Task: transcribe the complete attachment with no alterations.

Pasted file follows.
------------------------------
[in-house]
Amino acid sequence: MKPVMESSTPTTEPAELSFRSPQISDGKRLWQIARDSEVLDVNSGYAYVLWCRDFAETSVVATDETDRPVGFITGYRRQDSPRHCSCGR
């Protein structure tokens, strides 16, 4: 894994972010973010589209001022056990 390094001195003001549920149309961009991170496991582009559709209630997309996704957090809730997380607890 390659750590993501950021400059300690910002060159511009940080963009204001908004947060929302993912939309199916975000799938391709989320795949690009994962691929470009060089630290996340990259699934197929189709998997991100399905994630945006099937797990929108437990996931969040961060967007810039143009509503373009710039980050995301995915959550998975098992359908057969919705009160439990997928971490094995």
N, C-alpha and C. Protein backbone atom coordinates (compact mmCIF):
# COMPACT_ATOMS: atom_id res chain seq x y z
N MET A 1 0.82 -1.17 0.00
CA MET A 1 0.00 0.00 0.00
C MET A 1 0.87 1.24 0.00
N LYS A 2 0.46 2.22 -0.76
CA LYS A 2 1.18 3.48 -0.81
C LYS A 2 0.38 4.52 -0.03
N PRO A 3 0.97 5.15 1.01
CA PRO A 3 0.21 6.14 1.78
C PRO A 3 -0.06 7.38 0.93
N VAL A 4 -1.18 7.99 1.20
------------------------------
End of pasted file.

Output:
[in-house]
Amino acid sequence: MKPVMESSTPTTEPAELSFRSPQISDGKRLWQIARDSEVLDVNSGYAYVLWCRDFAETSVVATDETDRPVGFITGYRRQDSPRHCSCGR
């Protein structure tokens, strides 16, 4: 894994972010973010589209001022056990 390094001195003001549920149309961009991170496991582009559709209630997309996704957090809730997380607890 390659750590993501950021400059300690910002060159511009940080963009204001908004947060929302993912939309199916975000799938391709989320795949690009994962691929470009060089630290996340990259699934197929189709998997991100399905994630945006099937797990929108437990996931969040961060967007810039143009509503373009710039980050995301995915959550998975098992359908057969919705009160439990997928971490094995």
N, C-alpha and C. Protein backbone atom coordinates (compact mmCIF):
# COMPACT_ATOMS: atom_id res chain seq x y z
N MET A 1 0.82 -1.17 0.00
CA MET A 1 0.00 0.00 0.00
C MET A 1 0.87 1.24 0.00
N LYS A 2 0.46 2.22 -0.76
CA LYS A 2 1.18 3.48 -0.81
C LYS A 2 0.38 4.52 -0.03
N PRO A 3 0.97 5.15 1.01
CA PRO A 3 0.21 6.14 1.78
C PRO A 3 -0.06 7.38 0.93
N VAL A 4 -1.18 7.99 1.20